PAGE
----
Jogger, what type of surface do you jog on? I wonder if using a treadmill might lessen the impact factor? Not as nice as running outside, of course.

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Throughout my treatment, surgery, Lupron, radiation and taxotere I have done everything but run – ride my bike, ski, swim, hike in the mountains, elliptical, basketball..,

My not running is tied to back problems a few years ago. My orthopedic doctor said to give up running as it was not good for my joints…

I’m no doctor so can’t say that running is tied to your problem, if it was then other forms of aerobic and strength exercises could also cause what you are experiencing. I have not heard of any correlation on any of the online PCa communities I participate in.

It is likely something else so consult with your medical team.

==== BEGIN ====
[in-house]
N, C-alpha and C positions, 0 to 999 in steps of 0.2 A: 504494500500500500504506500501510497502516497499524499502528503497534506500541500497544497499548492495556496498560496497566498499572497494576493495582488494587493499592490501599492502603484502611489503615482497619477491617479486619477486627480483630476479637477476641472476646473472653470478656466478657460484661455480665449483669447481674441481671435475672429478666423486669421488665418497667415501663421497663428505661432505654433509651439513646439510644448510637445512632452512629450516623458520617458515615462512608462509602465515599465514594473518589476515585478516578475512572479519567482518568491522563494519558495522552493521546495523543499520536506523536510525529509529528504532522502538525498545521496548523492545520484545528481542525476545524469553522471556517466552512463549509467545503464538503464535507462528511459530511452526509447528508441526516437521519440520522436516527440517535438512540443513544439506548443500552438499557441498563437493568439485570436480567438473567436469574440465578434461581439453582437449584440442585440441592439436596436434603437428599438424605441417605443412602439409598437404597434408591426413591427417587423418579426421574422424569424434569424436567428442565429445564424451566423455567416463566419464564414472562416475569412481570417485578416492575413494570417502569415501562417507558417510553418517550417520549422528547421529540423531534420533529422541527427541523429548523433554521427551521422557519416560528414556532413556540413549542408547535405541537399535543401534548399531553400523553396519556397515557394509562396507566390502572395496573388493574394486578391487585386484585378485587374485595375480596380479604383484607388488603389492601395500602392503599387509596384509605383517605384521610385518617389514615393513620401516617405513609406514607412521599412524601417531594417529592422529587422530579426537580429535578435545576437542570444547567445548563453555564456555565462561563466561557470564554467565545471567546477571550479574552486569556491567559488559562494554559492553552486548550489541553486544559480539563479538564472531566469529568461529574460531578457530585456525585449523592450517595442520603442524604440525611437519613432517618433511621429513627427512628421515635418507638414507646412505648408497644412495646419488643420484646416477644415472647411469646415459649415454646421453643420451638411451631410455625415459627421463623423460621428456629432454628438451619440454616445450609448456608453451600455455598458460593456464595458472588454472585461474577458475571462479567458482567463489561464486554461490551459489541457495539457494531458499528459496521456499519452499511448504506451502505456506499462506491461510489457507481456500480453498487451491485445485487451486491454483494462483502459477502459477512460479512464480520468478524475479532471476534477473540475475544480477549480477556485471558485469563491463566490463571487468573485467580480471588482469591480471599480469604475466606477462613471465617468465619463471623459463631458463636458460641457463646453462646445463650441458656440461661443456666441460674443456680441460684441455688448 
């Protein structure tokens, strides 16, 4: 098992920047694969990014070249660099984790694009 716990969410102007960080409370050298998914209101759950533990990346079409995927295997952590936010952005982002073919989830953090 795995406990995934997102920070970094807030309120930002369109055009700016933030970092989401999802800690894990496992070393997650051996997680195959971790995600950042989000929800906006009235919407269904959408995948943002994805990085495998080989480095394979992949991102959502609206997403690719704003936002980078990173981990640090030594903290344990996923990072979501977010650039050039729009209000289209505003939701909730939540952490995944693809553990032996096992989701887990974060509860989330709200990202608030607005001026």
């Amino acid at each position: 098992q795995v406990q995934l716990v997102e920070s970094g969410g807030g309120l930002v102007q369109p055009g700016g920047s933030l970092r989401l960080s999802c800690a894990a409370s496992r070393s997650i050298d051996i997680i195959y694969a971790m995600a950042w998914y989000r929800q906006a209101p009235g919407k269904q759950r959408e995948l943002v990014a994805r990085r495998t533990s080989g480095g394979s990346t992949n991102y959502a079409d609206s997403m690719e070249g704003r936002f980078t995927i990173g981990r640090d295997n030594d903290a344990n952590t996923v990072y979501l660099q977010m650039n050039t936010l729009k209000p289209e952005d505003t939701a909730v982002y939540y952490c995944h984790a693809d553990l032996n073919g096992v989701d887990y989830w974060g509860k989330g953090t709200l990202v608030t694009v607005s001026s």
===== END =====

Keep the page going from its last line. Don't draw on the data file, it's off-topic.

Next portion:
As to diet and exercise, well, it just makes sense that they can play a role in mitigating side affects such as CVD, metabolic syndrome, bone health…

Also, if you keep an active lifestyle and reasonable diet it may mean you can enjoy doing the things you love to do, which can impact your attitude about living with PCa which along with diet and exercise can play a role in your QOL.

Kevin

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@colleenyoung

@jogger01, blood in urine is always worthy of investigation. I'll be interested to hear what your doctor says about jogging. I'm bringing @warrens and @kujhawk1978 who continue to exercise post treatment. They may experiences to share. In another discussion @donnelson recommends a publication by the Prostate Cancer Foundation called “Nutrition, Exercise and Prostate Cancer” which I found online here: https://www.troygianduzzo.com.au/pdf/nutrition-excercise-prostate-cancer.pdf

Jogger, what type of surface do you jog on? I wonder if using a treadmill might lessen the impact factor? Not as nice as running outside, of course.

Jump to this post